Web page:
Then brutal cost cutting began. Bain cut R&D spending to an average of 8 percent of sales, a little more than half what its competitors were doing. Cindy Hewitt, Dade’s human-resources manager, remembers how the firm closed a Puerto Rico plant in 1998, a year after harvesting $7.1 million in local tax breaks aimed at job creation, and relocated some staff to Miami, then the company’s most profitable plant. Based on reassurances she had received from her superiors, she told those uprooting themselves from Puerto Rico that their jobs in Miami were safe for now—but then Bain closed the Miami plant. “Whether you want to call it misled, or lied, or manipulated, I do not believe they provided full information about what discussions were under way,” she says. “I would never want to be part of even unintentionally treating people so poorly.”
Bain engaged in startling penny-pinching with the laid-off employees. Their contracts stipulated that if they left early they would have to pay back the costs of relocating to Miami—but in spite of all that Dade had done to them, it refused to release the employees from this clause. “They said they would go after them for that money if they left before Bain was finished with them,” Hewitt recalls. Not only that, but the company declined to give workers their severance pay in lump sums to help them fund their return home.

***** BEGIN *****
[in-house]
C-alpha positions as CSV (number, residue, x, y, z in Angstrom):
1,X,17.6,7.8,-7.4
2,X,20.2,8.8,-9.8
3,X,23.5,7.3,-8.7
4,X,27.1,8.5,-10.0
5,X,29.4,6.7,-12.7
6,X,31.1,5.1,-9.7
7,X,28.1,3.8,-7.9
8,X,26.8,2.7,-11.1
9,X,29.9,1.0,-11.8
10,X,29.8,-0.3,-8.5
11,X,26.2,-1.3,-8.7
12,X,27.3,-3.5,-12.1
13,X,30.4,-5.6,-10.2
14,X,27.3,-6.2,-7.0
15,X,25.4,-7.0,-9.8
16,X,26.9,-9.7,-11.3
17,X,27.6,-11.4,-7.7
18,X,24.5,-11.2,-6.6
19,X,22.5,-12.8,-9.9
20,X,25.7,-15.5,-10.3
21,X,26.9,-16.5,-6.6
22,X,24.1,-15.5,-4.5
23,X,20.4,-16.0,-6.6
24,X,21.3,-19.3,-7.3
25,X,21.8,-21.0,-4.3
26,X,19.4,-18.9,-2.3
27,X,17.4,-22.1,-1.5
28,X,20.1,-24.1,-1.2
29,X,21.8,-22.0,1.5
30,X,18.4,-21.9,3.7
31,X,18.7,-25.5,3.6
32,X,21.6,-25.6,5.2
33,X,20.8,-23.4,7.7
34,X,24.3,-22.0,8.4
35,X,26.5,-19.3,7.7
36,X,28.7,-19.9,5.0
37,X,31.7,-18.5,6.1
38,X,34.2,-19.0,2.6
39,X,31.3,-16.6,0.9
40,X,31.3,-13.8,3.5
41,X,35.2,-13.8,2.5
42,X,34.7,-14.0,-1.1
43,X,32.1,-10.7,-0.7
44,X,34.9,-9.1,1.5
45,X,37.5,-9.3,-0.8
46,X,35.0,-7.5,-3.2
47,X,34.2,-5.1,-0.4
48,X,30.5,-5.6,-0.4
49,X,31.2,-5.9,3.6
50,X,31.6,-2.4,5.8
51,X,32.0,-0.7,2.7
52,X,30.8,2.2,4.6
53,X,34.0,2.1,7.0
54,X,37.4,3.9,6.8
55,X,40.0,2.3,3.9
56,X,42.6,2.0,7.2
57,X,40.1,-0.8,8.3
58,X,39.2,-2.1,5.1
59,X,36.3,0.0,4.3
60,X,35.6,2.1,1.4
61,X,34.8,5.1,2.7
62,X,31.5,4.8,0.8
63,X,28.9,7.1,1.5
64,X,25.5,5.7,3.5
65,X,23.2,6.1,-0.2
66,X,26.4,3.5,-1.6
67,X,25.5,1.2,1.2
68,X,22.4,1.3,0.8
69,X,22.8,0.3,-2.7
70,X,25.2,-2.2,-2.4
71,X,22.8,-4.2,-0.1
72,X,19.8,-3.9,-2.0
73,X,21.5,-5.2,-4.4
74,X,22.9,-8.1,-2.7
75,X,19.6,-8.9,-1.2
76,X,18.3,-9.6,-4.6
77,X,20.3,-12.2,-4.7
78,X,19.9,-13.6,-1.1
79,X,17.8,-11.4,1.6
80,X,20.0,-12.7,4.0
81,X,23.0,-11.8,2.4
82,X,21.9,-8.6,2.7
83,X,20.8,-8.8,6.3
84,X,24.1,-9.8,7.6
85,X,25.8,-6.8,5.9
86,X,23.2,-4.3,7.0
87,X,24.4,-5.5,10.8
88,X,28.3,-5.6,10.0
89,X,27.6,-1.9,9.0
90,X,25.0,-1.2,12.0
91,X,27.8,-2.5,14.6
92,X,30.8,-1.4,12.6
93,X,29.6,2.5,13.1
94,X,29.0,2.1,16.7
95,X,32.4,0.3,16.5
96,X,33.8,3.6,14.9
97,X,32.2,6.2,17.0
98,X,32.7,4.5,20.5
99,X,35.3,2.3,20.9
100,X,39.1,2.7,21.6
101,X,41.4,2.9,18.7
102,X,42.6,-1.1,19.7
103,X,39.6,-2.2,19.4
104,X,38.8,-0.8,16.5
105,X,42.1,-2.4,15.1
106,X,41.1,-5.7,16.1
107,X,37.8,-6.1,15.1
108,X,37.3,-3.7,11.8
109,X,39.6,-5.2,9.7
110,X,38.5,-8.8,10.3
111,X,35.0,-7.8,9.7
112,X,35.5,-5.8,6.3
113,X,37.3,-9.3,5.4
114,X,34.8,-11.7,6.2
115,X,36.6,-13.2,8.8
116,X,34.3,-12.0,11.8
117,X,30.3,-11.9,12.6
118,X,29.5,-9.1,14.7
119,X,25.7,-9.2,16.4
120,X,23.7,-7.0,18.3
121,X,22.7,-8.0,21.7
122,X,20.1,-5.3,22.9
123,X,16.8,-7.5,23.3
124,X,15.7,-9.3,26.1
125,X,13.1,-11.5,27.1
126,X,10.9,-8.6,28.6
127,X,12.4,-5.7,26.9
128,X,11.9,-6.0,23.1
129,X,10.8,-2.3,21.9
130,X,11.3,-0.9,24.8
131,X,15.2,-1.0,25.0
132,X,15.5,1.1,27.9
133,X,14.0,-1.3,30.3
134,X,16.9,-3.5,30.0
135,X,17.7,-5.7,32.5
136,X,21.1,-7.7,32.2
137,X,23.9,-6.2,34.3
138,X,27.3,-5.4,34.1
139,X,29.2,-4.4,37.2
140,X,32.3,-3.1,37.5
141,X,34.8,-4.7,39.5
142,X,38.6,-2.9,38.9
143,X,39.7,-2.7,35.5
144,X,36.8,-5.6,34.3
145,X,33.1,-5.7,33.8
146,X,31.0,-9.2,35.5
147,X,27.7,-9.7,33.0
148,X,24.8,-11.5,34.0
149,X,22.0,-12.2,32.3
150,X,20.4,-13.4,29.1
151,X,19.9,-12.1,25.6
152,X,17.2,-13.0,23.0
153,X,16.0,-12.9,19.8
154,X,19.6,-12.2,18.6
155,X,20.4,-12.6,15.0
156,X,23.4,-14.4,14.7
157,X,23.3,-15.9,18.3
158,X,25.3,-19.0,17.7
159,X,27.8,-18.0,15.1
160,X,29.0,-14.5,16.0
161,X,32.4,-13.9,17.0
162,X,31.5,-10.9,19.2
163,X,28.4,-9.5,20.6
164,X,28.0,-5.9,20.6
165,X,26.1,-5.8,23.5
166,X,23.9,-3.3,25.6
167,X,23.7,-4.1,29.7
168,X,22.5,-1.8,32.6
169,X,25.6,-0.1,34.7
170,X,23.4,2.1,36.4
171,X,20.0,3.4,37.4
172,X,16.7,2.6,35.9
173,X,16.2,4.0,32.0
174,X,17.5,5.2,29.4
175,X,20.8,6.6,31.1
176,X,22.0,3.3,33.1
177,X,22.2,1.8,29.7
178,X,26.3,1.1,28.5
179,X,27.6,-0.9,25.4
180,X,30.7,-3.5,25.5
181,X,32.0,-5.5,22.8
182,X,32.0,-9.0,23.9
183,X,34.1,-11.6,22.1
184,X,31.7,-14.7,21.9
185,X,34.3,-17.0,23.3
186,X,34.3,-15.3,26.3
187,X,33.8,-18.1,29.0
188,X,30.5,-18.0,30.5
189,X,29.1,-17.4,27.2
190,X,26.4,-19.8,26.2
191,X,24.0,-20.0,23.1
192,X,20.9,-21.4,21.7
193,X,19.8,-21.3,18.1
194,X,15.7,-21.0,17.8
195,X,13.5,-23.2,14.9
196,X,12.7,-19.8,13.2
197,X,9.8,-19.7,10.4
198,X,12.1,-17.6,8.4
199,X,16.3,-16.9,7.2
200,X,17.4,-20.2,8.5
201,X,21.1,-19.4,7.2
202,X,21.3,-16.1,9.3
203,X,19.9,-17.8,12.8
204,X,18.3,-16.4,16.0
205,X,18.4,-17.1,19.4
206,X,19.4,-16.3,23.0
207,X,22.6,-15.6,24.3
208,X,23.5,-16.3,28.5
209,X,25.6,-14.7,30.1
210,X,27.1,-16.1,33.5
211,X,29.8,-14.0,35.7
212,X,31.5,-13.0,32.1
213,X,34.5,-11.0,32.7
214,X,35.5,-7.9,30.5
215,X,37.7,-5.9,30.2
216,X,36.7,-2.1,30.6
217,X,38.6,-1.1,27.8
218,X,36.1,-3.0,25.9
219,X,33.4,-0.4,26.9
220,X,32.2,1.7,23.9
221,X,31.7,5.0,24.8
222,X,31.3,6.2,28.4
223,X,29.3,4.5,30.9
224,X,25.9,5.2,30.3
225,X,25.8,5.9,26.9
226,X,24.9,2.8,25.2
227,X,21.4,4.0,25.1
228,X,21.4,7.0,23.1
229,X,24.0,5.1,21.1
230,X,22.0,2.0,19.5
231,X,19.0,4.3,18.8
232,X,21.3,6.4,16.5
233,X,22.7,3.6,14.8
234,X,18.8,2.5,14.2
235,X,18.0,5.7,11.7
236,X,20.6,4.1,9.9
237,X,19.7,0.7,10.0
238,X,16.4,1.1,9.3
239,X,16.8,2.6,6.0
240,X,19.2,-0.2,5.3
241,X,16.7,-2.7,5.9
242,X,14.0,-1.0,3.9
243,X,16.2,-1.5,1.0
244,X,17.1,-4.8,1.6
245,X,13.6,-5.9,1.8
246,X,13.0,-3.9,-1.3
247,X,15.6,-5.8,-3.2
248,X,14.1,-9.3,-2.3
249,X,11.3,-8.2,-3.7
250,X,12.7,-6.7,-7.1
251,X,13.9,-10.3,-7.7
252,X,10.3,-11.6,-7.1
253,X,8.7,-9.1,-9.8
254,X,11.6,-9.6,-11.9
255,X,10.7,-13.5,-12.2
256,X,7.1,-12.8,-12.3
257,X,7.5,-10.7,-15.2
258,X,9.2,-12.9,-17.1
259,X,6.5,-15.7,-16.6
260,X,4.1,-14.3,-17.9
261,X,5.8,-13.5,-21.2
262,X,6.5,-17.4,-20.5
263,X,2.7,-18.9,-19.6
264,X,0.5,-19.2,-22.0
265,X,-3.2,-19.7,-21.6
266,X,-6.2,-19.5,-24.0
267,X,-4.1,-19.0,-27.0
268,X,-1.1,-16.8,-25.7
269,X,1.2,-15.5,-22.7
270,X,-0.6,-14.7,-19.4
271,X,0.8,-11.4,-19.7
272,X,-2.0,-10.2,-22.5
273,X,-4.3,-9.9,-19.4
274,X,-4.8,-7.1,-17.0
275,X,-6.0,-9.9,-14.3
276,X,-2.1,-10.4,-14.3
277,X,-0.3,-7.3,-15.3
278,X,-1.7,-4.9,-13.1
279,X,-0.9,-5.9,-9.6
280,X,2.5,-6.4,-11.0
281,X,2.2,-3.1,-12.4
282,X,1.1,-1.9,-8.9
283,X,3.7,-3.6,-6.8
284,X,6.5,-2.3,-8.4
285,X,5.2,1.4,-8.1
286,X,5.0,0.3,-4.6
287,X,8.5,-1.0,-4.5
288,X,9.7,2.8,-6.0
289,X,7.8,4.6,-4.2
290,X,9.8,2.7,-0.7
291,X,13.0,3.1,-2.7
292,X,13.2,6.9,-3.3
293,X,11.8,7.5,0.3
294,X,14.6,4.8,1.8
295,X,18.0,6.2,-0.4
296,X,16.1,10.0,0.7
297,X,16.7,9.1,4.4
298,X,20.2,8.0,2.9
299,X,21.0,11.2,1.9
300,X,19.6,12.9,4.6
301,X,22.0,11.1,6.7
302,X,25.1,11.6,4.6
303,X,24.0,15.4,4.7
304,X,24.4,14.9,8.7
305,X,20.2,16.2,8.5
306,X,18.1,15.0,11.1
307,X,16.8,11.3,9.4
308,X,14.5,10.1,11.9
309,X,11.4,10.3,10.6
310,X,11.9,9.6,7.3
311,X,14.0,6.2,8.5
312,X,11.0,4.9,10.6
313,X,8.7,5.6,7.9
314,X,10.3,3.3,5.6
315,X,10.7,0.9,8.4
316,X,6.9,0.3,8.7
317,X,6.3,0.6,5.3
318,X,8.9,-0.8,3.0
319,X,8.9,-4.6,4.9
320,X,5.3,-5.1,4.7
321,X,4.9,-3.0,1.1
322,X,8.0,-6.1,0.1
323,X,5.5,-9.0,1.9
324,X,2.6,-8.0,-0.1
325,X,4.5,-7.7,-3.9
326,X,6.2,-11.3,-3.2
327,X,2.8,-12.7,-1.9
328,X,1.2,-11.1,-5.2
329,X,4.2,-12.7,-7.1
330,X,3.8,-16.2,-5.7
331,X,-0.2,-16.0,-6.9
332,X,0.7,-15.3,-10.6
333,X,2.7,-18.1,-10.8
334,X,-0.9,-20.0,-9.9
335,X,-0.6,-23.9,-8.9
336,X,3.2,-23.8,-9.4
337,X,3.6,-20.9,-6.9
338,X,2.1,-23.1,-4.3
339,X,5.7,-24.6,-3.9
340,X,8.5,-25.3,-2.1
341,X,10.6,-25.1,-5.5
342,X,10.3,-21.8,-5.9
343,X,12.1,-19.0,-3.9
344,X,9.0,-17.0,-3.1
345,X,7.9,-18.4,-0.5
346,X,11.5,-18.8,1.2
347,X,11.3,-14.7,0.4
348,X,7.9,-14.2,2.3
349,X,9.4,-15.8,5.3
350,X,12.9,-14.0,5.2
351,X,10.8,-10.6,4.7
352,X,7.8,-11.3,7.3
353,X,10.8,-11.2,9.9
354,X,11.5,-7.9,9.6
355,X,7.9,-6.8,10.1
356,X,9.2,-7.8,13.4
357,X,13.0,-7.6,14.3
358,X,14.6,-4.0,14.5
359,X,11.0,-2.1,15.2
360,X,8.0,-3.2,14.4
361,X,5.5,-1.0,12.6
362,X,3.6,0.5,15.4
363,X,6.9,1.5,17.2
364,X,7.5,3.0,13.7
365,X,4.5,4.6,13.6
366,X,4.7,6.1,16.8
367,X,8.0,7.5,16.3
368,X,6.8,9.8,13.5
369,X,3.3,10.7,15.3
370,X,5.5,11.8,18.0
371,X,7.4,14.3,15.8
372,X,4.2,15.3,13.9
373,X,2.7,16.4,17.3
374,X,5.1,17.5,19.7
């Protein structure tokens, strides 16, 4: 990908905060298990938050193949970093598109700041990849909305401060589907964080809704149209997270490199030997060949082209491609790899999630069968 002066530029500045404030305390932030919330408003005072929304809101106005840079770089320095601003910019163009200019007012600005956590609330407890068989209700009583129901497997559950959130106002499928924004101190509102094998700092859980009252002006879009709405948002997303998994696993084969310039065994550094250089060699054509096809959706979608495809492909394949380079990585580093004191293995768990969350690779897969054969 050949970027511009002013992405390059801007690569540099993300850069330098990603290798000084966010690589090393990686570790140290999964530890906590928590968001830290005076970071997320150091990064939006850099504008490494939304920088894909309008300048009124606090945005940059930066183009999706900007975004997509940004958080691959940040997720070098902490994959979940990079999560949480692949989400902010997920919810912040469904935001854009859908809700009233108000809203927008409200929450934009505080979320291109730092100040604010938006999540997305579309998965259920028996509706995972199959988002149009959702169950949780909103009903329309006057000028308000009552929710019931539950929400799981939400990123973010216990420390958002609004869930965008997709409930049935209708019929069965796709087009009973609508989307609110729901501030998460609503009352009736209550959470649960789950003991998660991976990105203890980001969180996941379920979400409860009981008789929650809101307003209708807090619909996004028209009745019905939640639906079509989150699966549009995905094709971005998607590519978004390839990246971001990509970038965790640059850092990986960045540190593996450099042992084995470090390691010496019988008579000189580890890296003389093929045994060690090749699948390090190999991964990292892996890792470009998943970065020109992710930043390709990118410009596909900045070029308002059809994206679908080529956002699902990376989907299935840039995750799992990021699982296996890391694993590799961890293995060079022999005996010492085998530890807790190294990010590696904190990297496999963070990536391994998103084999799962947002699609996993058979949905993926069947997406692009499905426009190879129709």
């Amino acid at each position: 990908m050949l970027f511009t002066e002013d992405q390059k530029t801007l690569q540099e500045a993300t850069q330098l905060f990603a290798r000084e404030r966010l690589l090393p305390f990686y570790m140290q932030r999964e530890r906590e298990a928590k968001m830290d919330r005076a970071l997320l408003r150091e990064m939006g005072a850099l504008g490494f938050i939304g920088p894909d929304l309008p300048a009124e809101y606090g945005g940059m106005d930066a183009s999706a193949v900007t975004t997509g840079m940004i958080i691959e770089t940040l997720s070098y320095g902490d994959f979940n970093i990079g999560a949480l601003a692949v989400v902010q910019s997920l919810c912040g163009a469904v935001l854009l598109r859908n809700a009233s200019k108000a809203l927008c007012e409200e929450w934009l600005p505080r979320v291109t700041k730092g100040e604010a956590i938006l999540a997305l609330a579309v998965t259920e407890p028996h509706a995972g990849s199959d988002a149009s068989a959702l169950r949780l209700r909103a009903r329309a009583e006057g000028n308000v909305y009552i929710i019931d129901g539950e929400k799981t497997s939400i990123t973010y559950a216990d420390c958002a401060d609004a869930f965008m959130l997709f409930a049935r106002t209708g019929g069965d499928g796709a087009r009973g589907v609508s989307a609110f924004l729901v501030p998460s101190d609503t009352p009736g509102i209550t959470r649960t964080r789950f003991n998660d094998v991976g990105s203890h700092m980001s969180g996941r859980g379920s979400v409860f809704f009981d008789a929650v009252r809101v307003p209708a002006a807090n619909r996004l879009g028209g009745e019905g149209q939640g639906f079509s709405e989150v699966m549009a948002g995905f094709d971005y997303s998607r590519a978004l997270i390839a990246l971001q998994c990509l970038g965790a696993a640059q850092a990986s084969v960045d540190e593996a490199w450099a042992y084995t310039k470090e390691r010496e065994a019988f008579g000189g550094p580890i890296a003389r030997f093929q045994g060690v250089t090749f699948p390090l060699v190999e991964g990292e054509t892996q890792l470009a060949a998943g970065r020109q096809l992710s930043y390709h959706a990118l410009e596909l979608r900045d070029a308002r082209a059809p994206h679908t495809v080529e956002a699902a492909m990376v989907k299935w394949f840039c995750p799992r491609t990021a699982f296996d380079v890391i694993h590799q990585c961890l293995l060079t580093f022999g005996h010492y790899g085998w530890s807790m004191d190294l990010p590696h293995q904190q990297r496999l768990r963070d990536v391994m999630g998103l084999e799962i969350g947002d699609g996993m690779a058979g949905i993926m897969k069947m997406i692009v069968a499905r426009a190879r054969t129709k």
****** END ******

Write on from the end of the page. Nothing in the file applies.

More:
In 1999, generous pensions were converted into less generous benefits, wages were cut, and more staff members were laid off. Some employees contacted Norman Stein, then the director of the pension-counseling clinic at the University of Alabama law school, with a view to challenging the conversions. Stein says the employees were “extraordinarily nervous,” so fearful, in fact, that they refused to let lawyers even make copies of pension documents. “I have been dealing with pensions issues for over 25 years and I never saw anything like this,” recalls Stein. The spooked employees did not go to court. Stein says that, while breaking pension contracts like this was not unheard of, the practice at that time was “questionable,” adding that Dade may have saved $10 to $40 million from converting its pensions.